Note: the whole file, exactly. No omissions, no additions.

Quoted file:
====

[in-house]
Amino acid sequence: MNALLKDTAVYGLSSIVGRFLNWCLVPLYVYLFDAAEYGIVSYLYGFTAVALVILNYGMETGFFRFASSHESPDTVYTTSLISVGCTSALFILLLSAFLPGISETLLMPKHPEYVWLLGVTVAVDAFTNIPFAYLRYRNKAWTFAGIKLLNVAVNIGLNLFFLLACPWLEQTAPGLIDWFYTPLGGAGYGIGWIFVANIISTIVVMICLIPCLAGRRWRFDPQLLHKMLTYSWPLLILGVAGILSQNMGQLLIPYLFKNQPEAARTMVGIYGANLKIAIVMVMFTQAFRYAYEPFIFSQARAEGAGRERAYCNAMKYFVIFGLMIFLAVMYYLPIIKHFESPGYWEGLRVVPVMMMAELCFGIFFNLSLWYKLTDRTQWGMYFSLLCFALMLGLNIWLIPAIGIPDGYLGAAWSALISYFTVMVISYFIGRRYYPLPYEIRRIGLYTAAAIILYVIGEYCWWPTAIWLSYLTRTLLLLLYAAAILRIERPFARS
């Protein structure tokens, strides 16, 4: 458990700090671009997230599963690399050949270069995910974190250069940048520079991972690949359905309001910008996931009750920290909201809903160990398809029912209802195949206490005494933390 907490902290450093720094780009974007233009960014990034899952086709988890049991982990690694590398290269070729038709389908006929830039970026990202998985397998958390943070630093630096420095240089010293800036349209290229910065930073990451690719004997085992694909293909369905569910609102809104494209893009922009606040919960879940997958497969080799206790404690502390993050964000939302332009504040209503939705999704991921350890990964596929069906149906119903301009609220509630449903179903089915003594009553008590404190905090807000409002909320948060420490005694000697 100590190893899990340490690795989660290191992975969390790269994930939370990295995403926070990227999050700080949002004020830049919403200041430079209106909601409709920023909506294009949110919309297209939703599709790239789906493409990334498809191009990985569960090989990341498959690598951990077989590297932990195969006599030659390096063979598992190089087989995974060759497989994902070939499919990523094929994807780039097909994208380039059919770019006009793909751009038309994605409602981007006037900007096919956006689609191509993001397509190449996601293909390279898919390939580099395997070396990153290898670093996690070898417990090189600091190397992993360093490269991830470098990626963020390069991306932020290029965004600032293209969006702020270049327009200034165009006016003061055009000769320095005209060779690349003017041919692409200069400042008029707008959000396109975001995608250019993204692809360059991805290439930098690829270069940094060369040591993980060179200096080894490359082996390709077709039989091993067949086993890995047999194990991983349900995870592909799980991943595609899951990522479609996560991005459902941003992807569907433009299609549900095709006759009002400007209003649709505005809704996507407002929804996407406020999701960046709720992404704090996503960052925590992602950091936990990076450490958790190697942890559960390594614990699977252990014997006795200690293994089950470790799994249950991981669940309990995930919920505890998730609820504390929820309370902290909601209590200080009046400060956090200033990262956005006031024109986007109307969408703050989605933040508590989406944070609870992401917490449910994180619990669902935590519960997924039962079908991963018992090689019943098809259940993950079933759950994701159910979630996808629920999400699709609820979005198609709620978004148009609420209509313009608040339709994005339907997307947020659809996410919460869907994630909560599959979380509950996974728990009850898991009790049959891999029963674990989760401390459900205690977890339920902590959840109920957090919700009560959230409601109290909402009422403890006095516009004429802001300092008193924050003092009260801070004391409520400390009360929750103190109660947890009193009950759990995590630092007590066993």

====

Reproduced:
[in-house]
Amino acid sequence: MNALLKDTAVYGLSSIVGRFLNWCLVPLYVYLFDAAEYGIVSYLYGFTAVALVILNYGMETGFFRFASSHESPDTVYTTSLISVGCTSALFILLLSAFLPGISETLLMPKHPEYVWLLGVTVAVDAFTNIPFAYLRYRNKAWTFAGIKLLNVAVNIGLNLFFLLACPWLEQTAPGLIDWFYTPLGGAGYGIGWIFVANIISTIVVMICLIPCLAGRRWRFDPQLLHKMLTYSWPLLILGVAGILSQNMGQLLIPYLFKNQPEAARTMVGIYGANLKIAIVMVMFTQAFRYAYEPFIFSQARAEGAGRERAYCNAMKYFVIFGLMIFLAVMYYLPIIKHFESPGYWEGLRVVPVMMMAELCFGIFFNLSLWYKLTDRTQWGMYFSLLCFALMLGLNIWLIPAIGIPDGYLGAAWSALISYFTVMVISYFIGRRYYPLPYEIRRIGLYTAAAIILYVIGEYCWWPTAIWLSYLTRTLLLLLYAAAILRIERPFARS
């Protein structure tokens, strides 16, 4: 458990700090671009997230599963690399050949270069995910974190250069940048520079991972690949359905309001910008996931009750920290909201809903160990398809029912209802195949206490005494933390 907490902290450093720094780009974007233009960014990034899952086709988890049991982990690694590398290269070729038709389908006929830039970026990202998985397998958390943070630093630096420095240089010293800036349209290229910065930073990451690719004997085992694909293909369905569910609102809104494209893009922009606040919960879940997958497969080799206790404690502390993050964000939302332009504040209503939705999704991921350890990964596929069906149906119903301009609220509630449903179903089915003594009553008590404190905090807000409002909320948060420490005694000697 100590190893899990340490690795989660290191992975969390790269994930939370990295995403926070990227999050700080949002004020830049919403200041430079209106909601409709920023909506294009949110919309297209939703599709790239789906493409990334498809191009990985569960090989990341498959690598951990077989590297932990195969006599030659390096063979598992190089087989995974060759497989994902070939499919990523094929994807780039097909994208380039059919770019006009793909751009038309994605409602981007006037900007096919956006689609191509993001397509190449996601293909390279898919390939580099395997070396990153290898670093996690070898417990090189600091190397992993360093490269991830470098990626963020390069991306932020290029965004600032293209969006702020270049327009200034165009006016003061055009000769320095005209060779690349003017041919692409200069400042008029707008959000396109975001995608250019993204692809360059991805290439930098690829270069940094060369040591993980060179200096080894490359082996390709077709039989091993067949086993890995047999194990991983349900995870592909799980991943595609899951990522479609996560991005459902941003992807569907433009299609549900095709006759009002400007209003649709505005809704996507407002929804996407406020999701960046709720992404704090996503960052925590992602950091936990990076450490958790190697942890559960390594614990699977252990014997006795200690293994089950470790799994249950991981669940309990995930919920505890998730609820504390929820309370902290909601209590200080009046400060956090200033990262956005006031024109986007109307969408703050989605933040508590989406944070609870992401917490449910994180619990669902935590519960997924039962079908991963018992090689019943098809259940993950079933759950994701159910979630996808629920999400699709609820979005198609709620978004148009609420209509313009608040339709994005339907997307947020659809996410919460869907994630909560599959979380509950996974728990009850898991009790049959891999029963674990989760401390459900205690977890339920902590959840109920957090919700009560959230409601109290909402009422403890006095516009004429802001300092008193924050003092009260801070004391409520400390009360929750103190109660947890009193009950759990995590630092007590066993």